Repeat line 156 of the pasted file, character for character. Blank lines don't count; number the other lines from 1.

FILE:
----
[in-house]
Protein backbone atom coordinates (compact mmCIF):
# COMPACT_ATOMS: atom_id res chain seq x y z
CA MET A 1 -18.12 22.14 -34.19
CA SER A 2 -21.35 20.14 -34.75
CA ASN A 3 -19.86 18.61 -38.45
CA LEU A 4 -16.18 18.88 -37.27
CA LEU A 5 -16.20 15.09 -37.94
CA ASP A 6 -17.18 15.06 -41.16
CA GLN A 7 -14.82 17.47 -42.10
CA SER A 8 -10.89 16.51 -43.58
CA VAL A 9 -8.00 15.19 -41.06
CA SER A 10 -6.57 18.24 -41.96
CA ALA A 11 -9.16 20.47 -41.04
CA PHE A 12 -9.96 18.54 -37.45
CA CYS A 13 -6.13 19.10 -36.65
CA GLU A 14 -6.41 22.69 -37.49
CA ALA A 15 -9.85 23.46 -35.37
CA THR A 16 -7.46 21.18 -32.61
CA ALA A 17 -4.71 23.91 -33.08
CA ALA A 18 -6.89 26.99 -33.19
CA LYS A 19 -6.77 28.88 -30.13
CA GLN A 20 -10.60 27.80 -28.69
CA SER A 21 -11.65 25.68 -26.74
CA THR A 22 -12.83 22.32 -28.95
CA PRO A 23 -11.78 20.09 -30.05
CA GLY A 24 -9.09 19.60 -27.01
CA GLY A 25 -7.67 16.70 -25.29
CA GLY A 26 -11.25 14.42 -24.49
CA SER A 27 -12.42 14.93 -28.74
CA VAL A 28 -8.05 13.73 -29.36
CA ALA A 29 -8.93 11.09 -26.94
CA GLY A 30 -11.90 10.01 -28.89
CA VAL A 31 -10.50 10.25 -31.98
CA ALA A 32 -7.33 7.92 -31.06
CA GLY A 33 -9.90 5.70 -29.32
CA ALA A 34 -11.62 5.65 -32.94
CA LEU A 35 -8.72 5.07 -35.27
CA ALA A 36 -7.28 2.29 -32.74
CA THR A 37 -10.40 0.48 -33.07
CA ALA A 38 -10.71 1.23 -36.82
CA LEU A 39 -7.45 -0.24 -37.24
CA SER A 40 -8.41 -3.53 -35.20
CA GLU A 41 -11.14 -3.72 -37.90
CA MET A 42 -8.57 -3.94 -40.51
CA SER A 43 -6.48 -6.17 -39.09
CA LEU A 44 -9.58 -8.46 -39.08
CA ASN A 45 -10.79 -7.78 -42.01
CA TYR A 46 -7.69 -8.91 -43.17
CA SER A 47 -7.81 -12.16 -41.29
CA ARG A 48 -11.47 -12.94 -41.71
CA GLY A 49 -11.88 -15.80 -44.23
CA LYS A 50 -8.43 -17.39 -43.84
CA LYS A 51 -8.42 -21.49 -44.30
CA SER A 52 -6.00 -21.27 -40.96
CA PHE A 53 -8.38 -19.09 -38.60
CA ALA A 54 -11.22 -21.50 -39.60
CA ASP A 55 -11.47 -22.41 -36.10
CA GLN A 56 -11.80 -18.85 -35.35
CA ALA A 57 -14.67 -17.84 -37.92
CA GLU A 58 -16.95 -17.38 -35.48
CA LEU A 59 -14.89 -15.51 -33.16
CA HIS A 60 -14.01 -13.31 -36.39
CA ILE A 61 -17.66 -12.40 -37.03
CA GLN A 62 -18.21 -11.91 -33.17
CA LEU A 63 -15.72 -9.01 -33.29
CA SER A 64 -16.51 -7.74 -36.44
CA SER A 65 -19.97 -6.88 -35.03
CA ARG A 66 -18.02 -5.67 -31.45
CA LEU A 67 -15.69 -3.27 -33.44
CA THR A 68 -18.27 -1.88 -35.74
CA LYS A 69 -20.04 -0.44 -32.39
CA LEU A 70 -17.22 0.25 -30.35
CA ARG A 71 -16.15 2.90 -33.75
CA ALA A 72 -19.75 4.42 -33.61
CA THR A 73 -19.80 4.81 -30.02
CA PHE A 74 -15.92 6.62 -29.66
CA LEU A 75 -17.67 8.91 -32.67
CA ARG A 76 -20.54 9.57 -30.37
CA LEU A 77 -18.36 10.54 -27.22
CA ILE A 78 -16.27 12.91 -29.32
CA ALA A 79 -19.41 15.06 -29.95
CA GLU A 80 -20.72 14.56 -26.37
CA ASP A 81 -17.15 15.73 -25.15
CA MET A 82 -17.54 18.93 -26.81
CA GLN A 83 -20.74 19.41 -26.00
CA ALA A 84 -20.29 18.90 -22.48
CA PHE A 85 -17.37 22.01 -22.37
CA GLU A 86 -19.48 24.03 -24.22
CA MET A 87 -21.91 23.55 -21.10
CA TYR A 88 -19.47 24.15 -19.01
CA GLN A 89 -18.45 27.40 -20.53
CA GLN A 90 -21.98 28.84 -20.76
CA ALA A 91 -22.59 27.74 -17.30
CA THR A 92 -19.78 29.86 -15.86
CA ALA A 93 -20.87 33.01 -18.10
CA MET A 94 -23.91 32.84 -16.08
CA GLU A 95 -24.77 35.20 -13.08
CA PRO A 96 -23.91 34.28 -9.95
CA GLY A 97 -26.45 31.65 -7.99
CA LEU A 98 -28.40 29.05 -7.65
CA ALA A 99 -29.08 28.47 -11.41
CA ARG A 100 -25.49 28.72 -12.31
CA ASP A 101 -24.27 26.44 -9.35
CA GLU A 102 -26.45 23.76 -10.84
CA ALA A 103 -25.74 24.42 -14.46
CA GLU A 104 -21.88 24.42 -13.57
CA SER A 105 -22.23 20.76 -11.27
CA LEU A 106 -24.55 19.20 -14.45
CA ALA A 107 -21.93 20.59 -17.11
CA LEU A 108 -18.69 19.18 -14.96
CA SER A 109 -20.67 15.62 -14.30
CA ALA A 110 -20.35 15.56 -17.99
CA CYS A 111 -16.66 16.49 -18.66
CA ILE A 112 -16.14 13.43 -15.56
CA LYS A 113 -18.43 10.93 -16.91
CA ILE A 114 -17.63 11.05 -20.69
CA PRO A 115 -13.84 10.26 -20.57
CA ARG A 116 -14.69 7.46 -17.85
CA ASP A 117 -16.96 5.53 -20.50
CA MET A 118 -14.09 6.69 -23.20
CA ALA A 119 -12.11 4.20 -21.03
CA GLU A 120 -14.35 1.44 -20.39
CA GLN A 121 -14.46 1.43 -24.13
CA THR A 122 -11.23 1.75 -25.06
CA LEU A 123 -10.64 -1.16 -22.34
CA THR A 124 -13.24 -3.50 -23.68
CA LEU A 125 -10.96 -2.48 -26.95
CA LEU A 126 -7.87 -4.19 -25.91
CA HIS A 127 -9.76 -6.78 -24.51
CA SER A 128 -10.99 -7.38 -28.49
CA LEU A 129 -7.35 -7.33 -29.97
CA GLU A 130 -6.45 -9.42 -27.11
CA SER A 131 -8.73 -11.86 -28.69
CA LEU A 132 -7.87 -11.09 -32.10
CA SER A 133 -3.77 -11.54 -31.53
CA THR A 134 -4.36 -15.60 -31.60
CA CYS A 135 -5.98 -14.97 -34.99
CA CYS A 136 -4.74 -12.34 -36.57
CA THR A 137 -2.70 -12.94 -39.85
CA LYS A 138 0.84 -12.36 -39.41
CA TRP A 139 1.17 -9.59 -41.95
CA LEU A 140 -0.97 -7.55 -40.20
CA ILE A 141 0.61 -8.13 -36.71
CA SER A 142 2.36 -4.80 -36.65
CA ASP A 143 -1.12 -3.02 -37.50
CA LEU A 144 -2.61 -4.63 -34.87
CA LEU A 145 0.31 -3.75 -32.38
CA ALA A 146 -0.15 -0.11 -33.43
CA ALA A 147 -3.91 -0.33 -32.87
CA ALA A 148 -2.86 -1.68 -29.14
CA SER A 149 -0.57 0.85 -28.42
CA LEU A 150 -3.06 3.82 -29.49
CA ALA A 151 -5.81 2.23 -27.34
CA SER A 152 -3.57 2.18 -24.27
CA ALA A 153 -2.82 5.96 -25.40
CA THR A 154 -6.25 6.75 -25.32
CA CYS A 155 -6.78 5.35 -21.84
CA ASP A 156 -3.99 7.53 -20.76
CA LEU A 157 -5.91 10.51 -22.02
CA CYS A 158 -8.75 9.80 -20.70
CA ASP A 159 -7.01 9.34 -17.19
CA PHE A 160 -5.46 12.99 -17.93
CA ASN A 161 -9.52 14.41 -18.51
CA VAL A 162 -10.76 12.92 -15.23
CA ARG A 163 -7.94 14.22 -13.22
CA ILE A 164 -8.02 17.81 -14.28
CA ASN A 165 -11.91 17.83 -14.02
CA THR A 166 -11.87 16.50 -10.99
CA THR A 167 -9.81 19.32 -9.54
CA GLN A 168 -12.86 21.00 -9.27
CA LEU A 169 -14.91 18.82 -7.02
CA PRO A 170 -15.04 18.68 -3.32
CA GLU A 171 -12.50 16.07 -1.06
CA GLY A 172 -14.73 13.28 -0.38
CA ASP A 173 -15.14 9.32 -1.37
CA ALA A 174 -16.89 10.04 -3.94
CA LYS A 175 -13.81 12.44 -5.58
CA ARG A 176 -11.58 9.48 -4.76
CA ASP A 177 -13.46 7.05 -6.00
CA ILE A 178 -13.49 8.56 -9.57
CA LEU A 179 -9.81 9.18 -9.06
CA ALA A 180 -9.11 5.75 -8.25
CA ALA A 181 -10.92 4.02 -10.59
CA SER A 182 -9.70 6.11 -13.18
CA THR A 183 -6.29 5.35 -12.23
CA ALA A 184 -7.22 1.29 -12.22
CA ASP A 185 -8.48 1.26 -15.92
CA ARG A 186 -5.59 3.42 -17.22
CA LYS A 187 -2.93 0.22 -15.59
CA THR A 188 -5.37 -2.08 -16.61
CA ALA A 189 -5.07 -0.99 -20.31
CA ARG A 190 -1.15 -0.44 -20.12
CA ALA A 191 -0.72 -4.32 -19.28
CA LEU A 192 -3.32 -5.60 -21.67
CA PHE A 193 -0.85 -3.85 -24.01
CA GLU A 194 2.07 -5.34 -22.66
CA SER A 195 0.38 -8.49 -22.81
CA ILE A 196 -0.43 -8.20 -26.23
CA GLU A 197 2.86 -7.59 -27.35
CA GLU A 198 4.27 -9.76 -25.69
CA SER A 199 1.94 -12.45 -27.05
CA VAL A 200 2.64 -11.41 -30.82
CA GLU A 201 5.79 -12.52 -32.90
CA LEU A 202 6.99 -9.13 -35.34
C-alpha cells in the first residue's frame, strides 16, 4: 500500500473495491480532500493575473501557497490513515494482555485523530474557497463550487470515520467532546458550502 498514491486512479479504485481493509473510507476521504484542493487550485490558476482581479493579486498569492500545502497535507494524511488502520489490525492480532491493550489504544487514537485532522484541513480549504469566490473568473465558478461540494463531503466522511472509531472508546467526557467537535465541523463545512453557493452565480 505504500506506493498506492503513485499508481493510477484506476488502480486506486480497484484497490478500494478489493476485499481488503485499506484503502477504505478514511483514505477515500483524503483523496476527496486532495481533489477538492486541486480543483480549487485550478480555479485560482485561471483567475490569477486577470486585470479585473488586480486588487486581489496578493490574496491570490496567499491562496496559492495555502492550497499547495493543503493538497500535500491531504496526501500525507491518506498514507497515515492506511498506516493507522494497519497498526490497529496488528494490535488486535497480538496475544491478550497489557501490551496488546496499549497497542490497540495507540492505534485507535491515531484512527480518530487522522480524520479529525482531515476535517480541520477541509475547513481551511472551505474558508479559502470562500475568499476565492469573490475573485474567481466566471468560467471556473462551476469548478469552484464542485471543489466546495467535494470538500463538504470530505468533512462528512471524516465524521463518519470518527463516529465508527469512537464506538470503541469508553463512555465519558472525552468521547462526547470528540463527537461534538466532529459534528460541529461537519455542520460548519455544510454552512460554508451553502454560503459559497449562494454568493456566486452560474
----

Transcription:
CA ALA A 153 -2.82 5.96 -25.40